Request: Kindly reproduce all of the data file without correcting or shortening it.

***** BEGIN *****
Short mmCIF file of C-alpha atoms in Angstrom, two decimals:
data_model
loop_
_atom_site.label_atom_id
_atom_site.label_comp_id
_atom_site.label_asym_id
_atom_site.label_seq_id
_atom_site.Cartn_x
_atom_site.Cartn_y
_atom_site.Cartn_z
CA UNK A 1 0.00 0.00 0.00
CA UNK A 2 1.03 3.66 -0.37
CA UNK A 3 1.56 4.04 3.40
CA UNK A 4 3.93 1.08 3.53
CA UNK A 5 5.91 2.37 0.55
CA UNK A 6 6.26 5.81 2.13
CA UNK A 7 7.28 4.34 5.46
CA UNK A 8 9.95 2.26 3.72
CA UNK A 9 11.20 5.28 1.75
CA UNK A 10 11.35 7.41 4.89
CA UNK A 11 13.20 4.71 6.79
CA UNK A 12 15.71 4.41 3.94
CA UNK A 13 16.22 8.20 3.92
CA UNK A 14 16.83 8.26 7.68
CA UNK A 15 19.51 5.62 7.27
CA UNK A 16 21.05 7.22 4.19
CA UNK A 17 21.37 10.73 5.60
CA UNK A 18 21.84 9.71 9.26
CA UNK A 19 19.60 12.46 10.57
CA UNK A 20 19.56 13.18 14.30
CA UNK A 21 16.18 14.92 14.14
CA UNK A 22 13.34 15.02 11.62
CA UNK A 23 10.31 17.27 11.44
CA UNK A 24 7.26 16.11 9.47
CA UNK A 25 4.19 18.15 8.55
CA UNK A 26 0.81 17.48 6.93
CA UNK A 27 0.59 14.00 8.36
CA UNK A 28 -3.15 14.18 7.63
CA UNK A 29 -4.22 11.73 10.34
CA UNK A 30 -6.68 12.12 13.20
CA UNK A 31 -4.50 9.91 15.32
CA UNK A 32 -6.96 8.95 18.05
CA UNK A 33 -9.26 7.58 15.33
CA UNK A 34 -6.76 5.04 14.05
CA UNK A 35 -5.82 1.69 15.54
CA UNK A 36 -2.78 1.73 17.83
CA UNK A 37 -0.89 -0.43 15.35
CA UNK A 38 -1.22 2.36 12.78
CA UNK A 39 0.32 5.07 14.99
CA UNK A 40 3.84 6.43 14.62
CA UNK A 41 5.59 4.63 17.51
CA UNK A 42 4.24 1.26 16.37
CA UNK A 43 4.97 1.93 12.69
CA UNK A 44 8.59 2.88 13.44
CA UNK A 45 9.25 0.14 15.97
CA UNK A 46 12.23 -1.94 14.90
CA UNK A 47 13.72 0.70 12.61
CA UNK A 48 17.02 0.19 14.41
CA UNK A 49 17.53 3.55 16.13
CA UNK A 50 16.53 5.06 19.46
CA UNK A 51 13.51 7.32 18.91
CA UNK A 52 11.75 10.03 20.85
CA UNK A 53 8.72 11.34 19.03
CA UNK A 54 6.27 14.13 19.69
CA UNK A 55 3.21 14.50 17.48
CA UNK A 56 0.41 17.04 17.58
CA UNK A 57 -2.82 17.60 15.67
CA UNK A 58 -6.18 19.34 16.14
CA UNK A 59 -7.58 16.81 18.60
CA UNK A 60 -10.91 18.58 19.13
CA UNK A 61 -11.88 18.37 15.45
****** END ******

Short mmCIF file of C-alpha atoms in Angstrom, two decimals:
data_model
loop_
_atom_site.label_atom_id
_atom_site.label_comp_id
_atom_site.label_asym_id
_atom_site.label_seq_id
_atom_site.Cartn_x
_atom_site.Cartn_y
_atom_site.Cartn_z
CA UNK A 1 0.00 0.00 0.00
CA UNK A 2 1.03 3.66 -0.37
CA UNK A 3 1.56 4.04 3.40
CA UNK A 4 3.93 1.08 3.53
CA UNK A 5 5.91 2.37 0.55
CA UNK A 6 6.26 5.81 2.13
CA UNK A 7 7.28 4.34 5.46
CA UNK A 8 9.95 2.26 3.72
CA UNK A 9 11.20 5.28 1.75
CA UNK A 10 11.35 7.41 4.89
CA UNK A 11 13.20 4.71 6.79
CA UNK A 12 15.71 4.41 3.94
CA UNK A 13 16.22 8.20 3.92
CA UNK A 14 16.83 8.26 7.68
CA UNK A 15 19.51 5.62 7.27
CA UNK A 16 21.05 7.22 4.19
CA UNK A 17 21.37 10.73 5.60
CA UNK A 18 21.84 9.71 9.26
CA UNK A 19 19.60 12.46 10.57
CA UNK A 20 19.56 13.18 14.30
CA UNK A 21 16.18 14.92 14.14
CA UNK A 22 13.34 15.02 11.62
CA UNK A 23 10.31 17.27 11.44
CA UNK A 24 7.26 16.11 9.47
CA UNK A 25 4.19 18.15 8.55
CA UNK A 26 0.81 17.48 6.93
CA UNK A 27 0.59 14.00 8.36
CA UNK A 28 -3.15 14.18 7.63
CA UNK A 29 -4.22 11.73 10.34
CA UNK A 30 -6.68 12.12 13.20
CA UNK A 31 -4.50 9.91 15.32
CA UNK A 32 -6.96 8.95 18.05
CA UNK A 33 -9.26 7.58 15.33
CA UNK A 34 -6.76 5.04 14.05
CA UNK A 35 -5.82 1.69 15.54
CA UNK A 36 -2.78 1.73 17.83
CA UNK A 37 -0.89 -0.43 15.35
CA UNK A 38 -1.22 2.36 12.78
CA UNK A 39 0.32 5.07 14.99
CA UNK A 40 3.84 6.43 14.62
CA UNK A 41 5.59 4.63 17.51
CA UNK A 42 4.24 1.26 16.37
CA UNK A 43 4.97 1.93 12.69
CA UNK A 44 8.59 2.88 13.44
CA UNK A 45 9.25 0.14 15.97
CA UNK A 46 12.23 -1.94 14.90
CA UNK A 47 13.72 0.70 12.61
CA UNK A 48 17.02 0.19 14.41
CA UNK A 49 17.53 3.55 16.13
CA UNK A 50 16.53 5.06 19.46
CA UNK A 51 13.51 7.32 18.91
CA UNK A 52 11.75 10.03 20.85
CA UNK A 53 8.72 11.34 19.03
CA UNK A 54 6.27 14.13 19.69
CA UNK A 55 3.21 14.50 17.48
CA UNK A 56 0.41 17.04 17.58
CA UNK A 57 -2.82 17.60 15.67
CA UNK A 58 -6.18 19.34 16.14
CA UNK A 59 -7.58 16.81 18.60
CA UNK A 60 -10.91 18.58 19.13
CA UNK A 61 -11.88 18.37 15.45